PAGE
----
Week One in the NFL is traditionally a time of wild overreac..."/> Week One in the NFL is traditionally a time of wild overreac..."/>

Cowboys Opener: Cue The Week One Hysterics


Week One in the NFL is traditionally a time of wild overreaction as we extrapolate far-reaching implications from a tiny mouthful of data. Having sampled an appetizer, it’s far too early to pass judgment on the entire four-course meal. One-fourth of one-fourth of the 2013 season is in the books. Some grounded observations on the Cowboys win:

Sep 8, 2013; Arlington, TX, USA; Dallas Cowboys cheerleader Katie Marie performs during a timeout form the game against the New York Giants at AT

-On Demarcus Ware’s first ever NFL snap as a hand-on-the-ground, get-up-the-field, pass-rushing defensive end, he intercepts a pass. He finished the game with 0 sacks and one QB hit.

-Tony Romo’s new Peyton Manning role in the offense looked like too much of a good thing at times. Anyone else feel like some of the pre-snap adjustments took far too long and accomplished alarmingly little?

-As a general rule in the NFL, when the better team wins the turnover battle 6-1, the result is a three-score blow out. The Cowboys won this game by five points. Back in the 2009 stadium opener, the Giants won the turnover battle 4-0 and won the game by two points on a last-second field goal. So we’re even. The universe is back in balance, but don’t kid yourself – this Cowboys team has serious holes, and the Giants are better than we may have thought.

-How about DeMarco Murray’s hustle play to prevent a pick-6 in the first quarter? Ryan Mundy intercepted Romo at the 8-yard-line but only managed to return it 91 yards. The Cowboys defense stopped the Giants cold on three plays from the 1-yard-line; Murray’s hustle was worth four points. Hustle wins ballgames.

-The offensive line had its best game in three years. Romo, having spent the past 40 or so games running for his life at every snap, seemed not to know what to do with the time when he got it. We’ve spent years wondering what Romo could accomplish if given adequate time in the pocket. The answer: 5 yards per attempt.

Sep 8, 2013; Arlington, TX, USA; A general view of the United States flag during the national anthem prior to the game with the Dallas Cowboys and New York Giants at AT

-Probably the luckiest break in a win filled with them was Dez Bryant walking off the field after rolling his ankle. Replay showed his foot bent at an unnaturally queasy angle – you could hear the tendons popping from your living room. No rhyme or reason as to why he’s not going to be out four to six weeks – just lucky.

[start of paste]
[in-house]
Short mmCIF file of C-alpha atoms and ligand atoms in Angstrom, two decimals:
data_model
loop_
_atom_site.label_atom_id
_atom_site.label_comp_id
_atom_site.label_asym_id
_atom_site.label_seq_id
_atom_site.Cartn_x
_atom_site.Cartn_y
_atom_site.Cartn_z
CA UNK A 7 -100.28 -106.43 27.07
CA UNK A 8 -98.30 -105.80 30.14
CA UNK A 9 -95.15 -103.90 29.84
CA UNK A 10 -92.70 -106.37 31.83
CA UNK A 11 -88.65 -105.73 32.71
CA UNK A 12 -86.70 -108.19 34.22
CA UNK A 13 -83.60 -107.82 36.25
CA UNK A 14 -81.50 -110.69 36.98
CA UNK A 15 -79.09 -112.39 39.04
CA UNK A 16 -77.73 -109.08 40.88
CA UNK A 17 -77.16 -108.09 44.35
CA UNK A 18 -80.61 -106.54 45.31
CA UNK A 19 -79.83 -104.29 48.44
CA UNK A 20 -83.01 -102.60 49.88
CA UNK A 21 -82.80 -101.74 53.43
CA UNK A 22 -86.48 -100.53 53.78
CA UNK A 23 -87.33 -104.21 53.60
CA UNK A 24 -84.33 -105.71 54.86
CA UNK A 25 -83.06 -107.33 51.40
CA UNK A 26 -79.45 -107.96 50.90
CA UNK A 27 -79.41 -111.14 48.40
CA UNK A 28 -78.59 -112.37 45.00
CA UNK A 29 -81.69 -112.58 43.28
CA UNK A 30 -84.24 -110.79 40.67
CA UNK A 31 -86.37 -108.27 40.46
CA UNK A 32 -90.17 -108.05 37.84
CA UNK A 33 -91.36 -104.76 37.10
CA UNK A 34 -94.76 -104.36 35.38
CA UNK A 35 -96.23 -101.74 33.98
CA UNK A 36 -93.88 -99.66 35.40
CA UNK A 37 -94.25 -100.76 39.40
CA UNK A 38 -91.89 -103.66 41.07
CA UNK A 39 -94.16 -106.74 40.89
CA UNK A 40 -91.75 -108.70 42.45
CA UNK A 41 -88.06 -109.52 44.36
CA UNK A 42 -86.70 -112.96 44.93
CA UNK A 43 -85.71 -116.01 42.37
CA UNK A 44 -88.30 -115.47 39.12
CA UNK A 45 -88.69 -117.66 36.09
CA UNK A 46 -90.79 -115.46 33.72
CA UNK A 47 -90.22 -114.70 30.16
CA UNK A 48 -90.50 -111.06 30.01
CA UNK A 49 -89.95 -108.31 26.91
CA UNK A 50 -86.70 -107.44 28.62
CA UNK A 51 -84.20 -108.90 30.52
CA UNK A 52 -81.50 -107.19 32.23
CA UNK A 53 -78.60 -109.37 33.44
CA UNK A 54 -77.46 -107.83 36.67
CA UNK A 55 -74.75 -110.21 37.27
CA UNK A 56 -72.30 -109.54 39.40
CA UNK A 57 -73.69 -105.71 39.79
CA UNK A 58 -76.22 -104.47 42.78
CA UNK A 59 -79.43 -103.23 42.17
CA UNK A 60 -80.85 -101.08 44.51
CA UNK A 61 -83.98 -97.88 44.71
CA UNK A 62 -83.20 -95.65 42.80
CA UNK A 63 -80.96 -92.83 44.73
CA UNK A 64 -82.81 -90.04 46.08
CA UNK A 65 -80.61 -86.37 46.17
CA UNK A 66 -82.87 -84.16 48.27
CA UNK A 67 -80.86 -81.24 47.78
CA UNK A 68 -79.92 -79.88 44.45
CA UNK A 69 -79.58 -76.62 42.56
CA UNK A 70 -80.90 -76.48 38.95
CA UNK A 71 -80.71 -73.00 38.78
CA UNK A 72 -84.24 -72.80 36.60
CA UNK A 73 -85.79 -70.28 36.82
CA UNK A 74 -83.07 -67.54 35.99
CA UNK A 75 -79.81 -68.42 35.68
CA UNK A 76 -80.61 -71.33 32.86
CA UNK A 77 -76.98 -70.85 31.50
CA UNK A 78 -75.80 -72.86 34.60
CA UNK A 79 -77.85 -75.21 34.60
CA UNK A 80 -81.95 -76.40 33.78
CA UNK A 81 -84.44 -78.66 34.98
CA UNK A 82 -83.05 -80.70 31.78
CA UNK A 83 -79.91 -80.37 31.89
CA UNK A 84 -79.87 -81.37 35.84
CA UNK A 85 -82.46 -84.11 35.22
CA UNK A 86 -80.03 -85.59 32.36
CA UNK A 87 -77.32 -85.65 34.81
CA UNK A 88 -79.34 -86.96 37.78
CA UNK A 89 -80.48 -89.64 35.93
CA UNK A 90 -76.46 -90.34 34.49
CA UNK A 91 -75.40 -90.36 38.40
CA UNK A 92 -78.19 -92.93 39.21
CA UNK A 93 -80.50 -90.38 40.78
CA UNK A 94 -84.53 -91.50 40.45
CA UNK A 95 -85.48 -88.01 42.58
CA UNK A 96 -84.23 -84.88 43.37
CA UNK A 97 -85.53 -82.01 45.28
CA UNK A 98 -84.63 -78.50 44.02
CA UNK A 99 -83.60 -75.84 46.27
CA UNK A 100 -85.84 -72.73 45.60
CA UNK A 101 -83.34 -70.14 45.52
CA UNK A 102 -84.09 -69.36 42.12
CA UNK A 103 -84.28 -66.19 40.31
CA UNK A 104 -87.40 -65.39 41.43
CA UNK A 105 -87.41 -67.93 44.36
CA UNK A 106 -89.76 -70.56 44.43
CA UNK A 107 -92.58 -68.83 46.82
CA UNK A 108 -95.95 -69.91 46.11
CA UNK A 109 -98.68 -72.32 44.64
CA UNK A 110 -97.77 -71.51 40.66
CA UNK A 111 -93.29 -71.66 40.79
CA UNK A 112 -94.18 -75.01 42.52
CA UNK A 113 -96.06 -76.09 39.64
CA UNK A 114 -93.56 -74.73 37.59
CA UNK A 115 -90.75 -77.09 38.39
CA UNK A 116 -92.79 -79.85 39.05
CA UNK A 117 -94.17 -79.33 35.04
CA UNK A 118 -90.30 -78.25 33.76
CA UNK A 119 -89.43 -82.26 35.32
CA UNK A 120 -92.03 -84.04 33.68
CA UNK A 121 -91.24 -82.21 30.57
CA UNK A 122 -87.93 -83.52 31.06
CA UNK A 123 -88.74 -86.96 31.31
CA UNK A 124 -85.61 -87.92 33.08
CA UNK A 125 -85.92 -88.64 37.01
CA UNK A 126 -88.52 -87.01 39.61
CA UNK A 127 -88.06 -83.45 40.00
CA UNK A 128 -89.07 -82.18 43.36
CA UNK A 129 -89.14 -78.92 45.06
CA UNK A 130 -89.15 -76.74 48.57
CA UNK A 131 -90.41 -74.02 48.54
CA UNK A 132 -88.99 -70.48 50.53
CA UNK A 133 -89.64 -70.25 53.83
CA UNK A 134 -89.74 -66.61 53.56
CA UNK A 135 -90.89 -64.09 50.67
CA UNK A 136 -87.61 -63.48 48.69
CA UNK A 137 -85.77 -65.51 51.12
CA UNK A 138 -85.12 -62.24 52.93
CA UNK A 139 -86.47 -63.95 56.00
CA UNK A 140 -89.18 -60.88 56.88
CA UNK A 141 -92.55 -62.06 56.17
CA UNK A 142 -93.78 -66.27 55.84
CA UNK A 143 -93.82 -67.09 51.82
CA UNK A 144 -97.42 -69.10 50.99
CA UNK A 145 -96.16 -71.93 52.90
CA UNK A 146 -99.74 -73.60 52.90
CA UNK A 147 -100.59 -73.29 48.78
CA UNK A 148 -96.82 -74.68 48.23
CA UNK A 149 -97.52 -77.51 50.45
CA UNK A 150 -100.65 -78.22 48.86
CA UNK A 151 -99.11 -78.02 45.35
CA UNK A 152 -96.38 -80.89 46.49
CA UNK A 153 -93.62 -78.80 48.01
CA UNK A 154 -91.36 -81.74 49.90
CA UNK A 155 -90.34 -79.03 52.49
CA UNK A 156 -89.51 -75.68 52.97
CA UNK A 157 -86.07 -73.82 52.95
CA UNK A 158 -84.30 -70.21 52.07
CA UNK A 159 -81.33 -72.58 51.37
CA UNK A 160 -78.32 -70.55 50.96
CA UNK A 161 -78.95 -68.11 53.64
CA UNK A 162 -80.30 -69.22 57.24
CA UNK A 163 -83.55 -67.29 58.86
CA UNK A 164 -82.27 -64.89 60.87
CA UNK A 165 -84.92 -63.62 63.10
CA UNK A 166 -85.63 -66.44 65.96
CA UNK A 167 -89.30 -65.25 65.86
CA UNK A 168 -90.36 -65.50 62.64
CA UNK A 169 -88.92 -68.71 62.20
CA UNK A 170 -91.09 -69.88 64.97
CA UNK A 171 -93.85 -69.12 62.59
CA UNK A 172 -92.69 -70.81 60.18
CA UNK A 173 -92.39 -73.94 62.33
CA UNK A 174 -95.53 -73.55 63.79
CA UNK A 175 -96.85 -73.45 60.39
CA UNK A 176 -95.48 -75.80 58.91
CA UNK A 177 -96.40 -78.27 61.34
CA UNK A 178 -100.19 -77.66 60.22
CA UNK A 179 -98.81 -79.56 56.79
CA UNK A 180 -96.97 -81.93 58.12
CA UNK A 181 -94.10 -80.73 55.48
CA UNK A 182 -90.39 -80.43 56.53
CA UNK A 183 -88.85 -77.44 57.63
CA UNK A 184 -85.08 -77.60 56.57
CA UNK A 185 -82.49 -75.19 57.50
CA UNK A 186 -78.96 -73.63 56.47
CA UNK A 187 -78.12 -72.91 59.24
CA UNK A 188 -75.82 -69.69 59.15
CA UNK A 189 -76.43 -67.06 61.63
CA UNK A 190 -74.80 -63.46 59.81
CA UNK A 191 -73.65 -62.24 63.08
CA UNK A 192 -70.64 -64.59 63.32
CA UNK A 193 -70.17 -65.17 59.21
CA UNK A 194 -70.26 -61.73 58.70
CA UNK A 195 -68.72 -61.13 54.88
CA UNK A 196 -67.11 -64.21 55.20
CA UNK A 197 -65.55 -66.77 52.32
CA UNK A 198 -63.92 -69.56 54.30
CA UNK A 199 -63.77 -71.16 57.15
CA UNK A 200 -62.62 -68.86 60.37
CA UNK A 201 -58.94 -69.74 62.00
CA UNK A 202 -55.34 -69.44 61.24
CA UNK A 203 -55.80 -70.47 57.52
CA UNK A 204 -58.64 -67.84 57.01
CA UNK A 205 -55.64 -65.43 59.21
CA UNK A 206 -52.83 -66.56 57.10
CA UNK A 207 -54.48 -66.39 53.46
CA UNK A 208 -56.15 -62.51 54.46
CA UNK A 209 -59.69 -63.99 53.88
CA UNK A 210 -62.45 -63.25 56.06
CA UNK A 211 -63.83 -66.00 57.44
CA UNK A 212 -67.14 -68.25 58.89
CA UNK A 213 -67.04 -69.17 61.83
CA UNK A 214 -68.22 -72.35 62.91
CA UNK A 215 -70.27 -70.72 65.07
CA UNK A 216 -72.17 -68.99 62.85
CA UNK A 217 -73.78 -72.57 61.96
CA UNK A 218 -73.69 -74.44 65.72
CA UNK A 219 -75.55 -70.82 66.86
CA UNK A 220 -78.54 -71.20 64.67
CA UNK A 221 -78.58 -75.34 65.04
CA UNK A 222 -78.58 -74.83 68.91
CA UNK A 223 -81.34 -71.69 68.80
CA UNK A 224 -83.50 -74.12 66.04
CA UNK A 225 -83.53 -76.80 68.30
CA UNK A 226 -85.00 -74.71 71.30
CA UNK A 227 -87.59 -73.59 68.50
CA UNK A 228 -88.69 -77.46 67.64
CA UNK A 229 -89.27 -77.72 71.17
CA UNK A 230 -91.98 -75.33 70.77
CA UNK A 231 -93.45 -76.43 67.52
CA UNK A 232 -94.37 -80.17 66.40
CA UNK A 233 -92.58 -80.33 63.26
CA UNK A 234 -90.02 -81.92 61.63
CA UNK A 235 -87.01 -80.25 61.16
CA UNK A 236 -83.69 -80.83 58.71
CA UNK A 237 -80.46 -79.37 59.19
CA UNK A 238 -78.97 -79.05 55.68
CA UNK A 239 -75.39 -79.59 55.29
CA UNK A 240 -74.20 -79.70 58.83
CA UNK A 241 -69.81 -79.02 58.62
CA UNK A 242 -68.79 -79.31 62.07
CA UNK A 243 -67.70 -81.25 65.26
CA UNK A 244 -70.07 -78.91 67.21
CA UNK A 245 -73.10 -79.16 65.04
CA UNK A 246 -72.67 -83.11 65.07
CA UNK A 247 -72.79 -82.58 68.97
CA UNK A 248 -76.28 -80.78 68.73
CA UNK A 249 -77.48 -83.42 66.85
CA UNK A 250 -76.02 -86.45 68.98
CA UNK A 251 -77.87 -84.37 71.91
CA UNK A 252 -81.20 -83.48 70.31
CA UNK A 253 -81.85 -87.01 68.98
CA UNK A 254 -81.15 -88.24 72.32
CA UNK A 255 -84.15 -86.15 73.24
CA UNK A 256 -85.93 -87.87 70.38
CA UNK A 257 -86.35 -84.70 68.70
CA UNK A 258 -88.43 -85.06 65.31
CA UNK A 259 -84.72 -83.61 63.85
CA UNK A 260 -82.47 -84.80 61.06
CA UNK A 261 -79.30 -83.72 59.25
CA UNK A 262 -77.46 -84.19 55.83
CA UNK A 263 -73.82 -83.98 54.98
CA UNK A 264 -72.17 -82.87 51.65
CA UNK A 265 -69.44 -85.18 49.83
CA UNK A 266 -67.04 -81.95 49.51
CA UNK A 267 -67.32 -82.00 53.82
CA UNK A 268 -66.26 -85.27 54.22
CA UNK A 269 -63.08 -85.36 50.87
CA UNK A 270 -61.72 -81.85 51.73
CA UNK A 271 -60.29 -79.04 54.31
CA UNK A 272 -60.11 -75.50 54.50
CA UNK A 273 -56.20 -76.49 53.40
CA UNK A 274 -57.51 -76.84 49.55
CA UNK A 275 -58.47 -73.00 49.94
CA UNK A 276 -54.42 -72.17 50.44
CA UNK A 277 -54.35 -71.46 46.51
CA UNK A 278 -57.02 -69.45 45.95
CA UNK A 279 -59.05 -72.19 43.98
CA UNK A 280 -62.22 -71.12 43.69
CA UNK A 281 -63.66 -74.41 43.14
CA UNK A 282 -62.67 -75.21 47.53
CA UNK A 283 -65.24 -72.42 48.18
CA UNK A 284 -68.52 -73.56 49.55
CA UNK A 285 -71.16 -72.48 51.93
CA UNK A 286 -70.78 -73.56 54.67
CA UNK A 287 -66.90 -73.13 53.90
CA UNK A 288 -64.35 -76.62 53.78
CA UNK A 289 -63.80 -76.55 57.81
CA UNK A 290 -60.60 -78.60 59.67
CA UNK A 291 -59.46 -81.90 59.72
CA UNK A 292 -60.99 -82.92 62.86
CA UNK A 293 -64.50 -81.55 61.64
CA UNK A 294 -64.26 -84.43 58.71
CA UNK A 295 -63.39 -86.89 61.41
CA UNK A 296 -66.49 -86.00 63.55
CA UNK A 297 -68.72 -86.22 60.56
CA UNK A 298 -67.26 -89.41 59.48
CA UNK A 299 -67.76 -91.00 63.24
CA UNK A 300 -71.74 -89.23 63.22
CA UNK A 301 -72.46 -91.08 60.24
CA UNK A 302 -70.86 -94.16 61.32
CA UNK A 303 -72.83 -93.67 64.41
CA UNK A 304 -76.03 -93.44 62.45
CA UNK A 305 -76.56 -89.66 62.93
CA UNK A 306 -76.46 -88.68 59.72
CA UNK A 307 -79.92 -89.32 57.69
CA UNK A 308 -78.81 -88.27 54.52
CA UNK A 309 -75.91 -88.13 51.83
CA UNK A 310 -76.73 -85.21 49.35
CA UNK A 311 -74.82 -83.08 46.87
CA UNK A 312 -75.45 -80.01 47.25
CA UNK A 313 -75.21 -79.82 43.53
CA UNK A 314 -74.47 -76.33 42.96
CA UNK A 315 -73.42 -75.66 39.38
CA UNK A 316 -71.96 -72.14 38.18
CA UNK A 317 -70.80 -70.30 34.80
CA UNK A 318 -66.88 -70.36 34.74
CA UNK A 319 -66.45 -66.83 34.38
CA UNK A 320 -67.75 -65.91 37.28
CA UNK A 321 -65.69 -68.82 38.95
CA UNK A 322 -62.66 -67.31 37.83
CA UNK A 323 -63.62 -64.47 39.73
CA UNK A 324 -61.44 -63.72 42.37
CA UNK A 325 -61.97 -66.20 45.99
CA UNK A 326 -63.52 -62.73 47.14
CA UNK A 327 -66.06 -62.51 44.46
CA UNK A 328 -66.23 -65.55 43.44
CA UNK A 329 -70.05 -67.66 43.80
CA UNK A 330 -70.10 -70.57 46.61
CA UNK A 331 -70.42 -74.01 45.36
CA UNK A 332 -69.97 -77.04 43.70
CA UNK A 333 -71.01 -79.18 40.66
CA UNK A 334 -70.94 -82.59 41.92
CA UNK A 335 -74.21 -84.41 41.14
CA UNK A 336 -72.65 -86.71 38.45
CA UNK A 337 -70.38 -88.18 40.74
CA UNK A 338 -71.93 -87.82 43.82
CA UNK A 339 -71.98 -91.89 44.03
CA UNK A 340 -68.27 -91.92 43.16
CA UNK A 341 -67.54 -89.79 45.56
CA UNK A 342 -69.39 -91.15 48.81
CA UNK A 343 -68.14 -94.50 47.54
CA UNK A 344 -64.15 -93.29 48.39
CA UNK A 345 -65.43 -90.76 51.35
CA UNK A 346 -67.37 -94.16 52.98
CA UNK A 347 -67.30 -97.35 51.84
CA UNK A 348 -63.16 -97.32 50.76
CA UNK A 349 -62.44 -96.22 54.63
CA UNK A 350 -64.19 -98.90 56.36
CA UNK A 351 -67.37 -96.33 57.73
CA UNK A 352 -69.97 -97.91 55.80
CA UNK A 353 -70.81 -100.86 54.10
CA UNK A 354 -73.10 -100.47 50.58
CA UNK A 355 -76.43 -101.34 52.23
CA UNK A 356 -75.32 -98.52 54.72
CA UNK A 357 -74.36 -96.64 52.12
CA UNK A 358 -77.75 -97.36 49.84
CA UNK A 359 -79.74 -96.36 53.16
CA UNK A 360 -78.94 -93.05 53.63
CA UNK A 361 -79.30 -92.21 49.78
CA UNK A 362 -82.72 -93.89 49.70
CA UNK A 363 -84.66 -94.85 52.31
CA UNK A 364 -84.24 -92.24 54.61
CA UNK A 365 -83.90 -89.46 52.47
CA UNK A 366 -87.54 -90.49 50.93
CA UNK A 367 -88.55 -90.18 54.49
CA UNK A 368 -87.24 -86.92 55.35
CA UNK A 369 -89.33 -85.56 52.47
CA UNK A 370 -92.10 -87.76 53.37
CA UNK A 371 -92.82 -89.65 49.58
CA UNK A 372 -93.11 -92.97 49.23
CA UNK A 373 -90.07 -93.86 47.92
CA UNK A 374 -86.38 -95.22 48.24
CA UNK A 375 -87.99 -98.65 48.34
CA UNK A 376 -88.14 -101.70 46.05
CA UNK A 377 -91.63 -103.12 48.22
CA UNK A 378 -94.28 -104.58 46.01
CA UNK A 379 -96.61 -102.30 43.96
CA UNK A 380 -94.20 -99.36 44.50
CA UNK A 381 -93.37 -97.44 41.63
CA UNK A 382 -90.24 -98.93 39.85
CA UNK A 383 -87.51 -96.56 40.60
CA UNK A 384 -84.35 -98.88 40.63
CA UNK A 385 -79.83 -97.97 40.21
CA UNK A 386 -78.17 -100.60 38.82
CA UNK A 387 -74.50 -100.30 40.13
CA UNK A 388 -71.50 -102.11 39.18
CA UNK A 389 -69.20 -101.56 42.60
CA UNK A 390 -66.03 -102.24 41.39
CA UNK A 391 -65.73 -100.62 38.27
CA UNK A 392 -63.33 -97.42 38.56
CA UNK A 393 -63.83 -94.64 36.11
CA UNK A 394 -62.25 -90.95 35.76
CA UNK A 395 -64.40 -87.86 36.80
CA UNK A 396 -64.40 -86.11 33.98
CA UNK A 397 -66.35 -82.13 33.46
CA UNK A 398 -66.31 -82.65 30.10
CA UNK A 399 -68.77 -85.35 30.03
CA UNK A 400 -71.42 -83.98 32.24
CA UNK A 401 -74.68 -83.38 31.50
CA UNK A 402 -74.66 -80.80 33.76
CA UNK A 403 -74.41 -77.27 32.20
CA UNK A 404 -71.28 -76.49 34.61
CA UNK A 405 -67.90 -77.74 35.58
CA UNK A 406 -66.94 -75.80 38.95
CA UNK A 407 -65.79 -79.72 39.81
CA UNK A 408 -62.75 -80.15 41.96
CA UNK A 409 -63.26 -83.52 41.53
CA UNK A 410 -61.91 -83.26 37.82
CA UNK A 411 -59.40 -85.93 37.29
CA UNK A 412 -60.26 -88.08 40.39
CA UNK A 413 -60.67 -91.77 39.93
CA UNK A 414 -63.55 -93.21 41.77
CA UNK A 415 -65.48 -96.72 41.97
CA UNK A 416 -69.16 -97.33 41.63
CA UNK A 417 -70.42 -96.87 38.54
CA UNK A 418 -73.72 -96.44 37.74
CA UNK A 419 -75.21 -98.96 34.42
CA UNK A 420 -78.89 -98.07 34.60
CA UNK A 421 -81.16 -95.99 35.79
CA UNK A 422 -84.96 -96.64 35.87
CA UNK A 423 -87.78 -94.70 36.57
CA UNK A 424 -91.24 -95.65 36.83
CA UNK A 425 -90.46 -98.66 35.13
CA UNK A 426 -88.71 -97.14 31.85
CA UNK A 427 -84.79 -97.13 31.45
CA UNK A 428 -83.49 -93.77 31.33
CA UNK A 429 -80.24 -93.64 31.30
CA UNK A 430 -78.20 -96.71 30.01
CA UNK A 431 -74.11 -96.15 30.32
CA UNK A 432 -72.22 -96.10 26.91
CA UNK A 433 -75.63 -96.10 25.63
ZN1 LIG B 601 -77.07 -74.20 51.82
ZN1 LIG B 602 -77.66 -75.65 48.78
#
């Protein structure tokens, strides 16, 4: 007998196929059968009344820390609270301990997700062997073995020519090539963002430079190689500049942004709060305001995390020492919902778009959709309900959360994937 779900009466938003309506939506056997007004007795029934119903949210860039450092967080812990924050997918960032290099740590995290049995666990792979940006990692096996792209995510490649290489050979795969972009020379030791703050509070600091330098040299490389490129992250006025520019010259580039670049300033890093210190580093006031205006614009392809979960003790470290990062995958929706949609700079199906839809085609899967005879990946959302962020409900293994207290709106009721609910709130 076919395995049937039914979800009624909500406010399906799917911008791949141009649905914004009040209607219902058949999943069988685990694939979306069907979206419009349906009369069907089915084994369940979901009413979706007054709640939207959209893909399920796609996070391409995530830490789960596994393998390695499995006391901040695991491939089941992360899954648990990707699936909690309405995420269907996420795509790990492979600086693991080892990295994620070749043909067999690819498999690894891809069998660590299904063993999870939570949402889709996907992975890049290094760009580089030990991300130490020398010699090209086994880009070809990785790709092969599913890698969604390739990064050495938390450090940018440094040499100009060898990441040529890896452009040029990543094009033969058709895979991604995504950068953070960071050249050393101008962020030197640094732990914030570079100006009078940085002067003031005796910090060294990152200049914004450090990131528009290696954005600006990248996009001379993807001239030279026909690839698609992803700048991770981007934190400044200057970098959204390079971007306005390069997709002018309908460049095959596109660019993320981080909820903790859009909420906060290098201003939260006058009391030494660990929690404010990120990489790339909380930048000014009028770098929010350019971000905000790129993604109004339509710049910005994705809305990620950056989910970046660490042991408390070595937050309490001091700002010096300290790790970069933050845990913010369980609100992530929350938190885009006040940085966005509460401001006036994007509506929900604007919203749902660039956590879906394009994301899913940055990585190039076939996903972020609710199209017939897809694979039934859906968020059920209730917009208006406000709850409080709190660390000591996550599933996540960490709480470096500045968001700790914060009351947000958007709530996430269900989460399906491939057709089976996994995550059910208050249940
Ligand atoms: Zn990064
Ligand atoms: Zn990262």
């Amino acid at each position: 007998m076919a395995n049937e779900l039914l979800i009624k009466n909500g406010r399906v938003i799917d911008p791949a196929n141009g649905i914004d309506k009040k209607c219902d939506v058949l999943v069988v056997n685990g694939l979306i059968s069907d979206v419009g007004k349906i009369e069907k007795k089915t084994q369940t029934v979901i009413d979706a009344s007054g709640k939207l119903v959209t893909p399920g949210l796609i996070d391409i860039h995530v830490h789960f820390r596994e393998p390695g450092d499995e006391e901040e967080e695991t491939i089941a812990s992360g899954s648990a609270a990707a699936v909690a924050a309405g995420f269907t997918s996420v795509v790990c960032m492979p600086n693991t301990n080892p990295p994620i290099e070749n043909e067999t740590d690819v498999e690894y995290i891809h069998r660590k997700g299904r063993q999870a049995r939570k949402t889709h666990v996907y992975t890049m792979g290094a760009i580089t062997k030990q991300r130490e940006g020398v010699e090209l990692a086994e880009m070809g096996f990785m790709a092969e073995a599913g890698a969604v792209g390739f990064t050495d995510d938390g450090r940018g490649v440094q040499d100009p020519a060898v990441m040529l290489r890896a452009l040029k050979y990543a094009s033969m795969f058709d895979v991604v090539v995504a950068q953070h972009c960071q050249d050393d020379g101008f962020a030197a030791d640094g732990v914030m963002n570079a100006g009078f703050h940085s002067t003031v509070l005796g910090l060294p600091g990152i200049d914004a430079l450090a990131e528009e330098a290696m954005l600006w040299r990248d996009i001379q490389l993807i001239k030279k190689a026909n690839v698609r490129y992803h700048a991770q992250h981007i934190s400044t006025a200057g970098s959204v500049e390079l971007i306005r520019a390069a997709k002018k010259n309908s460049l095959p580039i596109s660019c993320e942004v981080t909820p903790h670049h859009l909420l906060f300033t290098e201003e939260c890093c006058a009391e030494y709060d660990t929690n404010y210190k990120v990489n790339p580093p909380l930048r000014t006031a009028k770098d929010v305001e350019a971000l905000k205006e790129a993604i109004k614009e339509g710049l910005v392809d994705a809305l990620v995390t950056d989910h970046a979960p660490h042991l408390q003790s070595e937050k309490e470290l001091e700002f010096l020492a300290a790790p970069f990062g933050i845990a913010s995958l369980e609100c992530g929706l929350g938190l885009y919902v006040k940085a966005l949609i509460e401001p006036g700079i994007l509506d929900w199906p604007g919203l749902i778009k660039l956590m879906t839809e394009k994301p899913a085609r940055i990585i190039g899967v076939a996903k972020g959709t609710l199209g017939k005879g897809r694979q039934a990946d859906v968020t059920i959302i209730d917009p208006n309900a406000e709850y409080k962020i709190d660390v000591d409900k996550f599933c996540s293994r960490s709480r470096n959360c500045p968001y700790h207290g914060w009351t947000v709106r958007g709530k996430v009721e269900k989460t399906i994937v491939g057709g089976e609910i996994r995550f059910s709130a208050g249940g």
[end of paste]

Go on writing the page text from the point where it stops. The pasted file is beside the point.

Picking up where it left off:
-Romo’s rib injury looked just as bad. How about his reaction after the game: “There’s no excuses for anybody. No one really cares. That’s the truth for people who are banged up in football.” Romo cracked a rib in the first half of last year’s Week 17 loss to the Redskins, and despite a gutty effort to keep the game close, it slipped away with a pick late in the fourth quarter. Romo spent the entire offseason getting crucified for it. What lessons do you suppose he learned from the experience?

-So did Billy Bates come out of retirement, grow Predator locks, and don the number 17 for a special teams corps deemed suspect following a horrid preseason? Or was that forgotten man Dwayne Harris, making an impact with every opportunity Jason Garrett gives him?

-The Dallas defense gave up just 50 rushing yards. Was it because their front seven is that good, the Giants rushing attack is that inept, or the fact that the Giants played from behind from start to finish?

-Terrance Williams looked like a talented rookie with a looooong way to go yet. Made his quarterback look like an idiot on that first quarter pick and dropped a couple of balls later in the game, but made some plays, too, including a 23-yard catch over the middle on 3-and-10 that sustained a touchdown drive. Playmaking promise is there, but his development is going to hurt the team at times.

-In a game where the defense scored twice, picked off Manning three times, and stripped two ball carriers, Sean Lee’s four solo tackles didn’t exactly jump off the screen. NBC named him their defensive star of the game – what exactly did I miss?